Skip to Main Content
Have library access? Log in through your library
Crucible of the Civil War

Crucible of the Civil War: Virginia from Secession to Commemoration

Edward L. Ayers
Gary W. Gallagher
Andrew J. Torget
Copyright Date: 2006
Pages: 240
  • Cite this Item
  • Book Info
    Crucible of the Civil War
    Book Description:

    Crucible of the Civil War offers an illuminating portrait of the state's wartime economic, political, and social institutions. Weighing in on contentious issues within established scholarship while also breaking ground in areas long neglected by scholars, the contributors examine such concerns as the war's effect on slavery in the state, the wartime intersection of race and religion, and the development of Confederate social networks. They also shed light on topics long disputed by historians, such as Virginia's decision to secede from the Union, the development of Confederate nationalism, and how Virginians chose to remember the war after its close.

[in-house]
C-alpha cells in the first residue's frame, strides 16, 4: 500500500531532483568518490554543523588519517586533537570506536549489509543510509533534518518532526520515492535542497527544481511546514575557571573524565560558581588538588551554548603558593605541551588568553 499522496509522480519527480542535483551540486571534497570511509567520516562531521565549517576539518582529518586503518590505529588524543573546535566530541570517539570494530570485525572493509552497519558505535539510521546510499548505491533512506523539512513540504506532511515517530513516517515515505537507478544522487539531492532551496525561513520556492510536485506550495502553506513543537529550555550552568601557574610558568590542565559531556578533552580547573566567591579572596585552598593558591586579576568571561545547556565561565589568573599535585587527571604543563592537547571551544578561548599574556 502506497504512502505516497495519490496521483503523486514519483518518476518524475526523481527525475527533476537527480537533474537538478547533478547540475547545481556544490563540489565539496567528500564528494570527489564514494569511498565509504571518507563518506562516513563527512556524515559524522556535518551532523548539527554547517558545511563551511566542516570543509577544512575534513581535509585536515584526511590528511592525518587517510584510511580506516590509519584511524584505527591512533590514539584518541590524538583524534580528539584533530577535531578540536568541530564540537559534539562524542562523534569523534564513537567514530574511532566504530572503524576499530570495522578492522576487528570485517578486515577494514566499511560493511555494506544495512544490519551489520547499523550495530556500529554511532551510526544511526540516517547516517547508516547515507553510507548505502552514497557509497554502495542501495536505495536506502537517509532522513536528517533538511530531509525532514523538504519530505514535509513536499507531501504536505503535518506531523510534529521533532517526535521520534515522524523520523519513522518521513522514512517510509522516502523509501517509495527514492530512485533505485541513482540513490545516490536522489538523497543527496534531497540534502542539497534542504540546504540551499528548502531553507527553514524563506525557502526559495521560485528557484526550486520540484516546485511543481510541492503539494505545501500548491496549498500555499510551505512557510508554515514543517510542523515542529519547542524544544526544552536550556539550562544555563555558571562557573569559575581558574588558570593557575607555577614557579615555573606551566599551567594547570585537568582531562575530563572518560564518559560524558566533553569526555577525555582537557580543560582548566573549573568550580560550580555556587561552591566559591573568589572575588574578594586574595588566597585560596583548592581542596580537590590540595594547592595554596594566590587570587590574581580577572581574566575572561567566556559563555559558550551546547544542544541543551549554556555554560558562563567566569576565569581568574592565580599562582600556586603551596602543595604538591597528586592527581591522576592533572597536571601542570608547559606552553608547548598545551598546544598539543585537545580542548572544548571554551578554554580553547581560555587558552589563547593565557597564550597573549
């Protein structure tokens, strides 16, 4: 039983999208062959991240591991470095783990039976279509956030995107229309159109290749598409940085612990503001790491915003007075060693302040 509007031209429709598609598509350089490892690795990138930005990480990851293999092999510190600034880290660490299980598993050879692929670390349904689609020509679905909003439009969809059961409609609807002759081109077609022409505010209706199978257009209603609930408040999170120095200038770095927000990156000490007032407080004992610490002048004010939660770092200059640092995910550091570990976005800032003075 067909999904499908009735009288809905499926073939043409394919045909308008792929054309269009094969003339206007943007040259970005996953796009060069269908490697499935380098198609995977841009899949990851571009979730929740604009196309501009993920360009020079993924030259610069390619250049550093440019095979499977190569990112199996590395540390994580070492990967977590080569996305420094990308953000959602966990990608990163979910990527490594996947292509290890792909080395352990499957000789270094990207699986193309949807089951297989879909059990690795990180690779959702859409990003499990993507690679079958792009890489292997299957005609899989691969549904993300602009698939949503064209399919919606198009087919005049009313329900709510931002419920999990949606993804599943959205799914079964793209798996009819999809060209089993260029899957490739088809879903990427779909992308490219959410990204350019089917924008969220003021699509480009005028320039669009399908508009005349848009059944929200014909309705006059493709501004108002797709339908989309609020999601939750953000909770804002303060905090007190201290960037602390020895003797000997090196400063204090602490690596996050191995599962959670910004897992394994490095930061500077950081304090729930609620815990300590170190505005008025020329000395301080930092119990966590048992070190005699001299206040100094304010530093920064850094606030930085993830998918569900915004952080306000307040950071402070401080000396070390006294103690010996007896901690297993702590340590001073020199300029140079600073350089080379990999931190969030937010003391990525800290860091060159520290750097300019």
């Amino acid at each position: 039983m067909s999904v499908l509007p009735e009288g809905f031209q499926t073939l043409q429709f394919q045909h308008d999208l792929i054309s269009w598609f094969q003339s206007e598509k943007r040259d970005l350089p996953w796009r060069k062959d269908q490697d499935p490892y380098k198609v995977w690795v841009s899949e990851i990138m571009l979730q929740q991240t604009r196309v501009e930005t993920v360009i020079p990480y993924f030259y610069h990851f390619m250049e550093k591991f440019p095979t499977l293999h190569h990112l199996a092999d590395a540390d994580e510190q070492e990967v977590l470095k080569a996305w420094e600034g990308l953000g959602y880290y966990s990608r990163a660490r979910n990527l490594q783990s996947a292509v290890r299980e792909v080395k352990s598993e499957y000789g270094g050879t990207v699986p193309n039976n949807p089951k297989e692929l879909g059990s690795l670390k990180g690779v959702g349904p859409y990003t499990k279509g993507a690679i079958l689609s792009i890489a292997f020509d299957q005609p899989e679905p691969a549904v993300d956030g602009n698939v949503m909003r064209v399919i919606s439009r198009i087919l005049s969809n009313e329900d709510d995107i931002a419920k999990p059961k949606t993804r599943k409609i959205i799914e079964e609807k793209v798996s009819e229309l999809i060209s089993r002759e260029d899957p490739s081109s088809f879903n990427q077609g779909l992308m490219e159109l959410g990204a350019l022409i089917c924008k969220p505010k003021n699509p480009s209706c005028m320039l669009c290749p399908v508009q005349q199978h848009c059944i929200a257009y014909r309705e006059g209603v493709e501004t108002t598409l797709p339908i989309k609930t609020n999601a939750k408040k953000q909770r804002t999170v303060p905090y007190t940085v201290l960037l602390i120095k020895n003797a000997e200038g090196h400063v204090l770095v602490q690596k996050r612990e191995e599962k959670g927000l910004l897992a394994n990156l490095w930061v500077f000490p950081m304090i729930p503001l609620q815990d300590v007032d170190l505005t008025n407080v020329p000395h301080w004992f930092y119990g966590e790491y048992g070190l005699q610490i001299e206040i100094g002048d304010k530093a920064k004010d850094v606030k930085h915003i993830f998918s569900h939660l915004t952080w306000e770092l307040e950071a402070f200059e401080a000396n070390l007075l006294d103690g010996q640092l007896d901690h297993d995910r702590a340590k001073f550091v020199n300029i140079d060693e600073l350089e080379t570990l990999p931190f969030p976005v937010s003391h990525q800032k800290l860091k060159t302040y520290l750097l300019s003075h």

eISBN: 978-0-8139-3049-7
    Subjects: History

Table of Contents

Export Selected Citations Export to NoodleTools Export to RefWorks Export to EasyBib Export a RIS file (For EndNote, ProCite, Reference Manager, Zotero, Mendeley...) Export a Text file (For BibTex)
  1. Front Matter
    (pp. i-iv)
  2. Table of Contents
    (pp. v-vi)
  3. Preface
    (pp. vii-x)
    Andrew J. Torget
  4. Introduction
    (pp. 1-8)
    Gary W. Gallagher